The last two features in combination are truly autonomous driving. There is a steering wheel sensor that mandates you keep a hand on the wheel, but if that wasn’t there, the TLX would effectively drive itself on any highway in America. You can lose complete concentration, and as long as your hands are on the wheel, the Lane Keeping Assist System will nudge you back into line. Advance Cruise Control will maintain a safe distance to the car in front of you, even at crawling traffic speeds. If the system senses that you may be plowing into the car in front of you, an unmistakable alert lights on the dash. If it thinks you’re definitely crashing, the seat belts automatically tighten, and it applies full braking.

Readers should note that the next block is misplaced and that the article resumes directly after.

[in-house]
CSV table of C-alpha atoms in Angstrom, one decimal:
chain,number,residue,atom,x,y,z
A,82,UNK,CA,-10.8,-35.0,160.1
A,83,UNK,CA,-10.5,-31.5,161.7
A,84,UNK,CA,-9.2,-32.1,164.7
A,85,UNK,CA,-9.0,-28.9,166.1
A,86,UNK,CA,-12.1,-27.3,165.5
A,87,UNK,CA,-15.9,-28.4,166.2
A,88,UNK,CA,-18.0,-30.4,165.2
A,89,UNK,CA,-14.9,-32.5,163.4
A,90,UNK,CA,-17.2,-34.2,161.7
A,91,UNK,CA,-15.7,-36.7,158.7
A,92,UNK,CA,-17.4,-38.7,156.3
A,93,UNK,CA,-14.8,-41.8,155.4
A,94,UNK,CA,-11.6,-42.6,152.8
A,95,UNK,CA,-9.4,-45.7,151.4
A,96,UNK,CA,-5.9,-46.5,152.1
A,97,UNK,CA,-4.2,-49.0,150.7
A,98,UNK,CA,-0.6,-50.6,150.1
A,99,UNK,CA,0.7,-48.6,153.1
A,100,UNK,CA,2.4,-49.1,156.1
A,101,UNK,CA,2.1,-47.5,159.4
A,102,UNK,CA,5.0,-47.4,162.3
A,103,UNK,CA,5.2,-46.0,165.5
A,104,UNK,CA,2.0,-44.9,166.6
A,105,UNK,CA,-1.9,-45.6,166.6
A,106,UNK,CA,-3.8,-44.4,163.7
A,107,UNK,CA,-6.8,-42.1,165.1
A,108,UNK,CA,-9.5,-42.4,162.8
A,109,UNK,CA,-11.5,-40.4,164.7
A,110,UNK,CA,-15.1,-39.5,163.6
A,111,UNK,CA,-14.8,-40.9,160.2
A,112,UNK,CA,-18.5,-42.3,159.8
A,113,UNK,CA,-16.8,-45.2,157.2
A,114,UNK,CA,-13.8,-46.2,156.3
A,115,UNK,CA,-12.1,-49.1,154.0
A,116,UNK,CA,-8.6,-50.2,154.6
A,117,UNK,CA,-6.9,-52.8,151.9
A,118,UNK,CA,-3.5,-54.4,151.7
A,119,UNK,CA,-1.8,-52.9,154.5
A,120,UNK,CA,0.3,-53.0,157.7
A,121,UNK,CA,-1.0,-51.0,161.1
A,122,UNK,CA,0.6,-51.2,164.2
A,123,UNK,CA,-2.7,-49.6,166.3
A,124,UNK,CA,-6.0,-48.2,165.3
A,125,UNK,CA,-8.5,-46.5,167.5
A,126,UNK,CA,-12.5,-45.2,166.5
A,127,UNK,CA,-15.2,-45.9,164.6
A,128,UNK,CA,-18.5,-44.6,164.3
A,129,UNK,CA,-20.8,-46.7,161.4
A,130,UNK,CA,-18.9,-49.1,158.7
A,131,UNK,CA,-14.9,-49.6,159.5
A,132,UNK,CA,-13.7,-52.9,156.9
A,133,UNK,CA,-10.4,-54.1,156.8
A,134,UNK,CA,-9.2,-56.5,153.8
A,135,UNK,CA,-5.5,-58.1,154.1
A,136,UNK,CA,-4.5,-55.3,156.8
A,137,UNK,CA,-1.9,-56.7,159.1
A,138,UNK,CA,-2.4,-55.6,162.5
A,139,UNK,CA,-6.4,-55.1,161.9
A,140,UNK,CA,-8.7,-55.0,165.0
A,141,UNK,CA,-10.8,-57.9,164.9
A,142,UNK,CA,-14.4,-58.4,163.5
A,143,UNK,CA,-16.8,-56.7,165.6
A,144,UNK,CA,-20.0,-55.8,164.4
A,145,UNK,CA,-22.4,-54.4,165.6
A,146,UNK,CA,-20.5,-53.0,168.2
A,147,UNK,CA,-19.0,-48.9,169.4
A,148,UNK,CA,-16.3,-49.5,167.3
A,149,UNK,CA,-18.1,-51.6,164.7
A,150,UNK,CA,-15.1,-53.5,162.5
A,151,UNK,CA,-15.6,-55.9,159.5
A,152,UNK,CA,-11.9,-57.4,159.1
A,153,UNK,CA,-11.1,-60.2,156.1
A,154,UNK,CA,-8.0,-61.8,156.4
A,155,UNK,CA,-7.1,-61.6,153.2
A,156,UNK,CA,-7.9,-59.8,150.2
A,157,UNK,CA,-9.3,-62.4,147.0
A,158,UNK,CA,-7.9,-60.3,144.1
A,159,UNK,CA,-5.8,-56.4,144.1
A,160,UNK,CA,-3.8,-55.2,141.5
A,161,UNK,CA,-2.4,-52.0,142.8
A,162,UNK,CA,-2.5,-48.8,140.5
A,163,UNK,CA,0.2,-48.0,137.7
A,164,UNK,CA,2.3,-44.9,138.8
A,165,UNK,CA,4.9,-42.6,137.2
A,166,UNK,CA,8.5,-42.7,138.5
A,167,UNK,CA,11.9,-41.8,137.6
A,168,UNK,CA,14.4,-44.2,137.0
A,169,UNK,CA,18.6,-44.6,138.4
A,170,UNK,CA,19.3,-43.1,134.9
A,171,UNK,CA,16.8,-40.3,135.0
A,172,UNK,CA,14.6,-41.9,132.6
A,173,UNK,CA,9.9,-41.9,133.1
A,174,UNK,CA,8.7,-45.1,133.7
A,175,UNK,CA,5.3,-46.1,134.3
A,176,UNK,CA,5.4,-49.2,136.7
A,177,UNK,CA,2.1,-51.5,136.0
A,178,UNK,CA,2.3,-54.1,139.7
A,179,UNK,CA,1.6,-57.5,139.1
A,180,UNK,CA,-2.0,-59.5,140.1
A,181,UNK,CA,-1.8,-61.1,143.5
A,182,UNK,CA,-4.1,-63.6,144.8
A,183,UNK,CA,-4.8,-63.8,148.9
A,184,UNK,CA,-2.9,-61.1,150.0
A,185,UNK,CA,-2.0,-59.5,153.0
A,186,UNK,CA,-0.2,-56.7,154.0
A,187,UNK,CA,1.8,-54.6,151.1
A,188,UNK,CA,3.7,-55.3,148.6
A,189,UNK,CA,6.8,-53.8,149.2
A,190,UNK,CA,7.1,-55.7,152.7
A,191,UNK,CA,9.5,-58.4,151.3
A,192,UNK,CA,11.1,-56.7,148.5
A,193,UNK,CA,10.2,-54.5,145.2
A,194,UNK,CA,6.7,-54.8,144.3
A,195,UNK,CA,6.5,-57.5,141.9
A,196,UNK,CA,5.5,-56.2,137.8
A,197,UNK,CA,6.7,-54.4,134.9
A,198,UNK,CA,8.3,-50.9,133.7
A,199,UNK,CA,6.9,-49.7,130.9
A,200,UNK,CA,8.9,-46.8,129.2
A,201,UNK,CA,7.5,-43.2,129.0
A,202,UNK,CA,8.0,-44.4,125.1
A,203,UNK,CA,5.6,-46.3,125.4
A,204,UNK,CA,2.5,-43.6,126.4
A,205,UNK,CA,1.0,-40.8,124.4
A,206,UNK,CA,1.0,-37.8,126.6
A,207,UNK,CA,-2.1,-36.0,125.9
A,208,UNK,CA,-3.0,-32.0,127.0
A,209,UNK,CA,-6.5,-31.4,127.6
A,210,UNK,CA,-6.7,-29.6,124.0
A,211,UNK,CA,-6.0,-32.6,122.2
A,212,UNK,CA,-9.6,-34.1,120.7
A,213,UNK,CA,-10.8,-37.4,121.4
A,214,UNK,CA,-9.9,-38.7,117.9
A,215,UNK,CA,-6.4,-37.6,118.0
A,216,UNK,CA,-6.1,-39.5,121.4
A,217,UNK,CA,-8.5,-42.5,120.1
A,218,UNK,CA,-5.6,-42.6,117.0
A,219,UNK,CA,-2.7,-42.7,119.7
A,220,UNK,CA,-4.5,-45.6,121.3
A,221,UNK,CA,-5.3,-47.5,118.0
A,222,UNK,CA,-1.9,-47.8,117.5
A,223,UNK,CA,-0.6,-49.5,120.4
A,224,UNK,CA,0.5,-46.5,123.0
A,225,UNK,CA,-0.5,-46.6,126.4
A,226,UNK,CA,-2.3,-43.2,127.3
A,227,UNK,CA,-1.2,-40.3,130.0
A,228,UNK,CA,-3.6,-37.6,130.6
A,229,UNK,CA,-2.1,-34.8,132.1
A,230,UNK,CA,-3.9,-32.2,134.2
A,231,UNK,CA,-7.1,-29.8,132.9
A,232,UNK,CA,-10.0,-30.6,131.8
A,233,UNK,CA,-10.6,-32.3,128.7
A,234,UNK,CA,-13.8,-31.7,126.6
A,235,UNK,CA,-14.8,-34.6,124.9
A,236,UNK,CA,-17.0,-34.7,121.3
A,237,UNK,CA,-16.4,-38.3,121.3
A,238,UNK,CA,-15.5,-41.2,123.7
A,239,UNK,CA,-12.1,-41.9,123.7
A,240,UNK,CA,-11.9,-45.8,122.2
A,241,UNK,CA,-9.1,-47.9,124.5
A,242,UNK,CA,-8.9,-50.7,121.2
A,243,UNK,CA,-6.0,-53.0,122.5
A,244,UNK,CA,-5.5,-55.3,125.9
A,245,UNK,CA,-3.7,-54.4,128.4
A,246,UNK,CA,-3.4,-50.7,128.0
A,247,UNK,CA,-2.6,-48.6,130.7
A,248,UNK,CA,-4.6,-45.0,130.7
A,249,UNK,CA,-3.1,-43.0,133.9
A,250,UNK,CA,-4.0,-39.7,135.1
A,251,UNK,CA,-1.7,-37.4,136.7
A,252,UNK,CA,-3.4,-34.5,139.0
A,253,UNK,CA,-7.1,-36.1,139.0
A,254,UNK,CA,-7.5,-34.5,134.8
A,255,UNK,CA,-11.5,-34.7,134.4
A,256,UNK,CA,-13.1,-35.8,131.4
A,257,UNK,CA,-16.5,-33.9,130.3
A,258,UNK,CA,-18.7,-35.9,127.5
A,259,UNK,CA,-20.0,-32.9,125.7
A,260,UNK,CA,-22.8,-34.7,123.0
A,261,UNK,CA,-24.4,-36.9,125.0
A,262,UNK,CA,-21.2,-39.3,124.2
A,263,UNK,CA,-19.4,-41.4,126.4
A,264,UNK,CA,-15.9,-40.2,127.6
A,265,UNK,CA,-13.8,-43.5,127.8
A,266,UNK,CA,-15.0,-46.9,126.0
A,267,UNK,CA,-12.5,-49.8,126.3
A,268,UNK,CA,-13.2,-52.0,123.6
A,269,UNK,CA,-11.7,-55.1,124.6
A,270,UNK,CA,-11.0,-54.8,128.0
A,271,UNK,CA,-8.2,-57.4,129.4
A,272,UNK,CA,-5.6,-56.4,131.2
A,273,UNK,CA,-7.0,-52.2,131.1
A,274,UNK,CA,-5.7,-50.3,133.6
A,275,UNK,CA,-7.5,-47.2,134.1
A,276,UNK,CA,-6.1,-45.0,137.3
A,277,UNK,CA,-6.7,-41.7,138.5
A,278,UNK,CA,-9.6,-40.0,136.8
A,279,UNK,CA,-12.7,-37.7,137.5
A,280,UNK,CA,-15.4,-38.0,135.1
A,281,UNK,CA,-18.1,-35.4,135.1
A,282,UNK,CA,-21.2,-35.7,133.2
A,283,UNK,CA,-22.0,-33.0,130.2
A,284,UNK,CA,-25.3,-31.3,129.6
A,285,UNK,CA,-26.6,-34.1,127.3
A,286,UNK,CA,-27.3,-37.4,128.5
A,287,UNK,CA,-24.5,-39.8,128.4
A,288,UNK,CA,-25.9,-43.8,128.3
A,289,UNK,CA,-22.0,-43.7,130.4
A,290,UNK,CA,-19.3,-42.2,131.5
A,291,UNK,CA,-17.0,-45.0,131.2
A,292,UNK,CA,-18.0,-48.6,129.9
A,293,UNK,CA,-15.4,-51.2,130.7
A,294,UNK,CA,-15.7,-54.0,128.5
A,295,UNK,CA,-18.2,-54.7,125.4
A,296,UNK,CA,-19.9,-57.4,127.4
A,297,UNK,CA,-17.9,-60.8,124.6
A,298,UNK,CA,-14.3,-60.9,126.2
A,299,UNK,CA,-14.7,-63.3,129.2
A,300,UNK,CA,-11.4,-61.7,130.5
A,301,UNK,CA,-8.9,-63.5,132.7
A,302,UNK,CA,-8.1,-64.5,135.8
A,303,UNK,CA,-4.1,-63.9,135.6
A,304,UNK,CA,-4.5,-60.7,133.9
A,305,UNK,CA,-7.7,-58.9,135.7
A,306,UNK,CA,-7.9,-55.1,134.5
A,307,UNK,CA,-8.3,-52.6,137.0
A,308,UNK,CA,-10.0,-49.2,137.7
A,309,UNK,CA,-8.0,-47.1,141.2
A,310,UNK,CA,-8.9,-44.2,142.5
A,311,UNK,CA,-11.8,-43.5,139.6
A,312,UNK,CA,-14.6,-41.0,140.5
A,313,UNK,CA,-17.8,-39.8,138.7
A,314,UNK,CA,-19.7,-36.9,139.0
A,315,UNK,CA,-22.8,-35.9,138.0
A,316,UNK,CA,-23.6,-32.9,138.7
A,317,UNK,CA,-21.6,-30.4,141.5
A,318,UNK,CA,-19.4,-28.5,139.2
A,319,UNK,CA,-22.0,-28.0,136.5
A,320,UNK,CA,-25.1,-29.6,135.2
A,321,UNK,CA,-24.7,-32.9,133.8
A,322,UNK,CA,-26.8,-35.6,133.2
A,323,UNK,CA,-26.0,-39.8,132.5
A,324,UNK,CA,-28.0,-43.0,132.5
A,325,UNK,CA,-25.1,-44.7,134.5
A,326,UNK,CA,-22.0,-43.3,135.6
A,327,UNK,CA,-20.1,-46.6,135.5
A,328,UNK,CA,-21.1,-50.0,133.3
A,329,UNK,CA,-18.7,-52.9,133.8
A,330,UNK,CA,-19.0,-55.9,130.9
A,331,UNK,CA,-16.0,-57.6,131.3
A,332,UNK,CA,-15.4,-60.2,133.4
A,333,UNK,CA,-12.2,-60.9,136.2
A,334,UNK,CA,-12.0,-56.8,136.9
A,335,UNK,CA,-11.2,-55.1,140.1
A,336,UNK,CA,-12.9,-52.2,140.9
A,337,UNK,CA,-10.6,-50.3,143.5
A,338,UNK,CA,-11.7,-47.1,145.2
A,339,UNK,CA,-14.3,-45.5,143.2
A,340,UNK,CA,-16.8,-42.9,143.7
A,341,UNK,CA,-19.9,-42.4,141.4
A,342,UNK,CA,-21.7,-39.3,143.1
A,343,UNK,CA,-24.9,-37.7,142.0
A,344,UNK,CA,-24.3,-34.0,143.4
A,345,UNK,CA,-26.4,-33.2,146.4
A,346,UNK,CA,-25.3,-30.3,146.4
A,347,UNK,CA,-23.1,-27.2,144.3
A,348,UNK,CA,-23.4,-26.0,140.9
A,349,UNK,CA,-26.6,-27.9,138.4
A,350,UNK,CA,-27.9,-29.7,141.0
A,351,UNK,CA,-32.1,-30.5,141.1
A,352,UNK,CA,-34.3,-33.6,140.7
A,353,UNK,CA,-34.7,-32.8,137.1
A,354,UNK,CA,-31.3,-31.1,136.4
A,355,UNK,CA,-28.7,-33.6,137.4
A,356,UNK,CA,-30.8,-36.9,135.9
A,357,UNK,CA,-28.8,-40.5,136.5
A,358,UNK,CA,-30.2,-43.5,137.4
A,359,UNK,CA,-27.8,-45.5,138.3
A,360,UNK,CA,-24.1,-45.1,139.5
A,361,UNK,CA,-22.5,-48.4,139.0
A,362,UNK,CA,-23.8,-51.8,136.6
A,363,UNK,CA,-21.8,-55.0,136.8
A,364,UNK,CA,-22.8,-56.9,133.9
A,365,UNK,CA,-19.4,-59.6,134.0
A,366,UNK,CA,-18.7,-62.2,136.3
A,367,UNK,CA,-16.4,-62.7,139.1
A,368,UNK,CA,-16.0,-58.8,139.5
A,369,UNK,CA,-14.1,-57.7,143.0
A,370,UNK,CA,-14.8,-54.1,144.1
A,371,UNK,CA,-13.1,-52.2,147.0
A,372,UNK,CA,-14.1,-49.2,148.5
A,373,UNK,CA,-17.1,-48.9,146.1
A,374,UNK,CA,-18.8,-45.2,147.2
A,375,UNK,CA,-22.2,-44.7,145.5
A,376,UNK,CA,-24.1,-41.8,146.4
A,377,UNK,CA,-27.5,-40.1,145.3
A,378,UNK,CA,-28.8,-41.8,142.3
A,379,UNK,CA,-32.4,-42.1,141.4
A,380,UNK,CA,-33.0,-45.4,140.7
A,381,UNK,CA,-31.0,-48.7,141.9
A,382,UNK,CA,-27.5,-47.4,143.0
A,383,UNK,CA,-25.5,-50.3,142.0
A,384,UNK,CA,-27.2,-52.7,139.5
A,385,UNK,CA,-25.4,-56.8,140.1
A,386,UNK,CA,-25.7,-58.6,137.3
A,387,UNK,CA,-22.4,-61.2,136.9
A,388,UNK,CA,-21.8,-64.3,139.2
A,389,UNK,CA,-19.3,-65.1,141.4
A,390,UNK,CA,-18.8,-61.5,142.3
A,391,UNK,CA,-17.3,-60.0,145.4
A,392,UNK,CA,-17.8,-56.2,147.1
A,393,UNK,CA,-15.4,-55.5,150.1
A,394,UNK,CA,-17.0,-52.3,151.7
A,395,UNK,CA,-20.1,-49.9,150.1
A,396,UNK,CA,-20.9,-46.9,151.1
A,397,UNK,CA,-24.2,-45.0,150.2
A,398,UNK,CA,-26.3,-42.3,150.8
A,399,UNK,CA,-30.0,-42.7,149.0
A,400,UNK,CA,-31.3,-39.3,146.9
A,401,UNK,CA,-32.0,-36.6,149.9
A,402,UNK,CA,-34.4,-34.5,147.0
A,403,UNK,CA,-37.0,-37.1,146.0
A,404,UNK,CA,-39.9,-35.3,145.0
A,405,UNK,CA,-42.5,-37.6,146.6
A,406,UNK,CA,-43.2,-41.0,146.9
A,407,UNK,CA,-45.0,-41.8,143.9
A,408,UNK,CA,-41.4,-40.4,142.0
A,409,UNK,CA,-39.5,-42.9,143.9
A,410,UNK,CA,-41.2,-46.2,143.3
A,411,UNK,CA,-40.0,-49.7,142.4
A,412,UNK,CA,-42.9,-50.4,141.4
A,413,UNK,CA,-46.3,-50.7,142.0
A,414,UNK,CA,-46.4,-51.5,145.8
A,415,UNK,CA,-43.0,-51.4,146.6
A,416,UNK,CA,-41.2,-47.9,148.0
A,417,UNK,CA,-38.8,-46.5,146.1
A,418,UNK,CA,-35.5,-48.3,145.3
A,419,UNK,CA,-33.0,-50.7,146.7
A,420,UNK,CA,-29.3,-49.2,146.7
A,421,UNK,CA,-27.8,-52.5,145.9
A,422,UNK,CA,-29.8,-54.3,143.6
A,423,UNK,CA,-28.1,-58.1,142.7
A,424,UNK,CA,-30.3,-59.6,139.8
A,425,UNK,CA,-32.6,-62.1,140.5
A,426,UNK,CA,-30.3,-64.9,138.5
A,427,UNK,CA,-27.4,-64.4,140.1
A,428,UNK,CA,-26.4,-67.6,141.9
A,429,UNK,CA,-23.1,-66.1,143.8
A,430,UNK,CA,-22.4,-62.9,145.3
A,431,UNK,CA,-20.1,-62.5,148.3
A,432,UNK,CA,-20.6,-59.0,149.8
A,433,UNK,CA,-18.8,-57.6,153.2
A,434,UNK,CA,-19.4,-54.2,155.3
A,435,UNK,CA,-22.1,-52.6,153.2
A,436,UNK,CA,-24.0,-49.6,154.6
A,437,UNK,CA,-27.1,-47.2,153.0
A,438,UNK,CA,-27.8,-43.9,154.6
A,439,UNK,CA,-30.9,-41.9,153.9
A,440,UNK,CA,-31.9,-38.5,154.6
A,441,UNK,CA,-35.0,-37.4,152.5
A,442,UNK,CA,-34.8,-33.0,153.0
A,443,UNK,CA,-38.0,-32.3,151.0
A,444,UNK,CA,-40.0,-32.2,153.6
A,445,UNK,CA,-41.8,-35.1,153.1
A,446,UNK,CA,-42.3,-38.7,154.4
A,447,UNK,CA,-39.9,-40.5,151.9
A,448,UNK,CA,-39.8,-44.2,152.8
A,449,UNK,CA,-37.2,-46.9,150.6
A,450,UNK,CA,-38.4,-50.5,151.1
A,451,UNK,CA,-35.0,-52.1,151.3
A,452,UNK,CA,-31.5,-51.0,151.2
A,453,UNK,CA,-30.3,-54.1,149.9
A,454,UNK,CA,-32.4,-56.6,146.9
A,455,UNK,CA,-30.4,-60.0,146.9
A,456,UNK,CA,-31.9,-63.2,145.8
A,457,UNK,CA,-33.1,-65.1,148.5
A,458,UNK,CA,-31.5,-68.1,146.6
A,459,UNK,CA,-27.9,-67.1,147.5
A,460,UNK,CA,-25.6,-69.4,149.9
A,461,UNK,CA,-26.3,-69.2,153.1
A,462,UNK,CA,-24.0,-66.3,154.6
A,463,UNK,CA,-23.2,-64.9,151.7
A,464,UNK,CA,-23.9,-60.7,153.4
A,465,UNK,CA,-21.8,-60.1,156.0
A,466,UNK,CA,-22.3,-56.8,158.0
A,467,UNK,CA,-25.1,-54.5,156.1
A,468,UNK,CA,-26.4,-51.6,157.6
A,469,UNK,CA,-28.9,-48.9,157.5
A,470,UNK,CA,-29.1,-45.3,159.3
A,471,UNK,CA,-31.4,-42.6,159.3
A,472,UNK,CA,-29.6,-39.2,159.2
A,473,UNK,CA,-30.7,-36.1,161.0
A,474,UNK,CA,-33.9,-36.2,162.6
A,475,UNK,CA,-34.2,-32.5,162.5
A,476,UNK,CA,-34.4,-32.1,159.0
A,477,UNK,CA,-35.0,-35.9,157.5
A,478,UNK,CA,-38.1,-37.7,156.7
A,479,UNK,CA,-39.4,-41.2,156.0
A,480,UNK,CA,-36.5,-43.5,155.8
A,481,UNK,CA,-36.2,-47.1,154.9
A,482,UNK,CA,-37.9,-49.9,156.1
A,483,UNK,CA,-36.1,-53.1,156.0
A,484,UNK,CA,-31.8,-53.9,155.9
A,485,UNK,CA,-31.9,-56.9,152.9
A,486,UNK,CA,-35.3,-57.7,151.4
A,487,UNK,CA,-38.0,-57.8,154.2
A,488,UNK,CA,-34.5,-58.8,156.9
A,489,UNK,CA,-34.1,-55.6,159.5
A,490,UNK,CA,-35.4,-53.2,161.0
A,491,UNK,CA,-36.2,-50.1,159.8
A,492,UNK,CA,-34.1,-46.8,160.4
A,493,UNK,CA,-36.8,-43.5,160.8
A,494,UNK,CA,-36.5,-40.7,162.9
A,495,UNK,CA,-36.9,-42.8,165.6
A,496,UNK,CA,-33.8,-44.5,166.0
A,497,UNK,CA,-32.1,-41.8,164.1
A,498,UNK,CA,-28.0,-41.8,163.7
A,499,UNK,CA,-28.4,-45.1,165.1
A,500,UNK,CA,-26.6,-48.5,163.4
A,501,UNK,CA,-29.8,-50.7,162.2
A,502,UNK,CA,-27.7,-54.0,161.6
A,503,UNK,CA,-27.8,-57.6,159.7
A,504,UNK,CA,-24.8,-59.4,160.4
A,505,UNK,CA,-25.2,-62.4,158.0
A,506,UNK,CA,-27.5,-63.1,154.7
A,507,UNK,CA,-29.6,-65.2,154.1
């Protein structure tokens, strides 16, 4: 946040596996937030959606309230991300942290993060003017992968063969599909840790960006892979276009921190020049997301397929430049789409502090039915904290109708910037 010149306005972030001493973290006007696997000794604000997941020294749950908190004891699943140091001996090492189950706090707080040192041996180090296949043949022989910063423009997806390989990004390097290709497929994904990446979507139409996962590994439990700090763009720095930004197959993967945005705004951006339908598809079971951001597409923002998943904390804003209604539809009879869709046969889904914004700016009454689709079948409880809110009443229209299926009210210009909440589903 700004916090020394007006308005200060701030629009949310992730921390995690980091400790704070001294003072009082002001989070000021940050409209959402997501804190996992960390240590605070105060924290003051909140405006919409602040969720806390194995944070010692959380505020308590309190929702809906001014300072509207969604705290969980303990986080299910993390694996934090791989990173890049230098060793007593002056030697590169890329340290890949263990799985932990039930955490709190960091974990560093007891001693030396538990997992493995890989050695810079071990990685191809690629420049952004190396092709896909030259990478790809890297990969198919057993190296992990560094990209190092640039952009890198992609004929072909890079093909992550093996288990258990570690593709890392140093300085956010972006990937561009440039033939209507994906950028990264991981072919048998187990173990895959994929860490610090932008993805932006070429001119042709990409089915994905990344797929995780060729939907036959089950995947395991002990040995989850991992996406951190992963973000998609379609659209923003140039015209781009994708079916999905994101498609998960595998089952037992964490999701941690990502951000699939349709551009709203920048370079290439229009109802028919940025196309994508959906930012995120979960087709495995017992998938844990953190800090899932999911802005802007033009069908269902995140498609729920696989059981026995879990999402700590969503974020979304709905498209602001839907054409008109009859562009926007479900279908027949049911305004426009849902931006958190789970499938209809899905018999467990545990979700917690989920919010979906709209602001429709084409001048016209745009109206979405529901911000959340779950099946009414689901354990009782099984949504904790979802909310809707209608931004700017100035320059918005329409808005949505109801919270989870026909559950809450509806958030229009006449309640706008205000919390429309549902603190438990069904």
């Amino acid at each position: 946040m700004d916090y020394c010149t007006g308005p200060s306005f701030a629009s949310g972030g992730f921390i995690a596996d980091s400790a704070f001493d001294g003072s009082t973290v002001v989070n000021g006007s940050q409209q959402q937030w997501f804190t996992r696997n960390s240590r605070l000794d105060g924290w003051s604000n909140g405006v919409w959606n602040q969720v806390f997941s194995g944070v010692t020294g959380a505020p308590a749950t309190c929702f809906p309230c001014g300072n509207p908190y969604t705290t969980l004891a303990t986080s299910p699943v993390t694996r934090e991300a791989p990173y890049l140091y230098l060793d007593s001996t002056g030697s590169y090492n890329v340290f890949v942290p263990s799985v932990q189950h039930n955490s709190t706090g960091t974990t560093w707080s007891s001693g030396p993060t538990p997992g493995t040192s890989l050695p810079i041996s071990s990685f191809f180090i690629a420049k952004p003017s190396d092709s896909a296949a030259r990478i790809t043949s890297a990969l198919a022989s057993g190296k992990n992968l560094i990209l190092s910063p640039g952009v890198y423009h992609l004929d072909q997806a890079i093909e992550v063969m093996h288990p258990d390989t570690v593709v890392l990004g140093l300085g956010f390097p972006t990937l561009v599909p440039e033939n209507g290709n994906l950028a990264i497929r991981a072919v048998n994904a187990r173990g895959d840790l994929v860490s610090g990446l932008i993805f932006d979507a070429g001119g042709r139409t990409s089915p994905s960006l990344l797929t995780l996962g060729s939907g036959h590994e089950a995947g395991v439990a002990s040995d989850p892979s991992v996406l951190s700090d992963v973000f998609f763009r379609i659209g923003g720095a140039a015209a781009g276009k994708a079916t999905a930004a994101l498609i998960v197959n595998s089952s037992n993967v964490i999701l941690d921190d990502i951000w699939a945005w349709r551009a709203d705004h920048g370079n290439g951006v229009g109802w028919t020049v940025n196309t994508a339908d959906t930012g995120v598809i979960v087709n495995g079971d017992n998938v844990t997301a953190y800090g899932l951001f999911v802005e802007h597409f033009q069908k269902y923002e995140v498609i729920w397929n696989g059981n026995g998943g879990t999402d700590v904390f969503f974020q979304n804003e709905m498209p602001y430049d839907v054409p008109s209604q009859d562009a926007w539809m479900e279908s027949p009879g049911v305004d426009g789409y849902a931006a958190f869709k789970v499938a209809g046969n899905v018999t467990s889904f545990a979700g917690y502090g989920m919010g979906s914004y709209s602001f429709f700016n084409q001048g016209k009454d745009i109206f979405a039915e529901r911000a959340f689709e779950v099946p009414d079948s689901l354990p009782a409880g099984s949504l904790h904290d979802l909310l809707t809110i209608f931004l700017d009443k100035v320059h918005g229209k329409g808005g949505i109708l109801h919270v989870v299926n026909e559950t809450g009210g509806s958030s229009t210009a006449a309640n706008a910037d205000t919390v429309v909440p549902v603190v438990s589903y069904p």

It’s a philosophical decision whether or not you want to relinquish your responsibility as a driver, but forgetting that for a moment, the systems work. Collision Mitigation Braking is a little sensitive to oncoming cars on twisty back roads, flashing a warning when a collision was no closer than two cars passing each other in normal traffic. But every one of these systems worked perfectly together to keep the car on the straight and narrow, even in heavy traffic.
The TLX isn’t without its annoyances. That silly shifter that operates the 9-speed transmission has to go. It serves no other purpose than to look cool. Shifting between reverse and drive often results in a heavy THUNK when you’re trying to execute a quick maneuver in a parking lot. As we mentioned last year, if you’re going to have a shifter like this, there are ways to do it where it takes up much less space on the console, not more.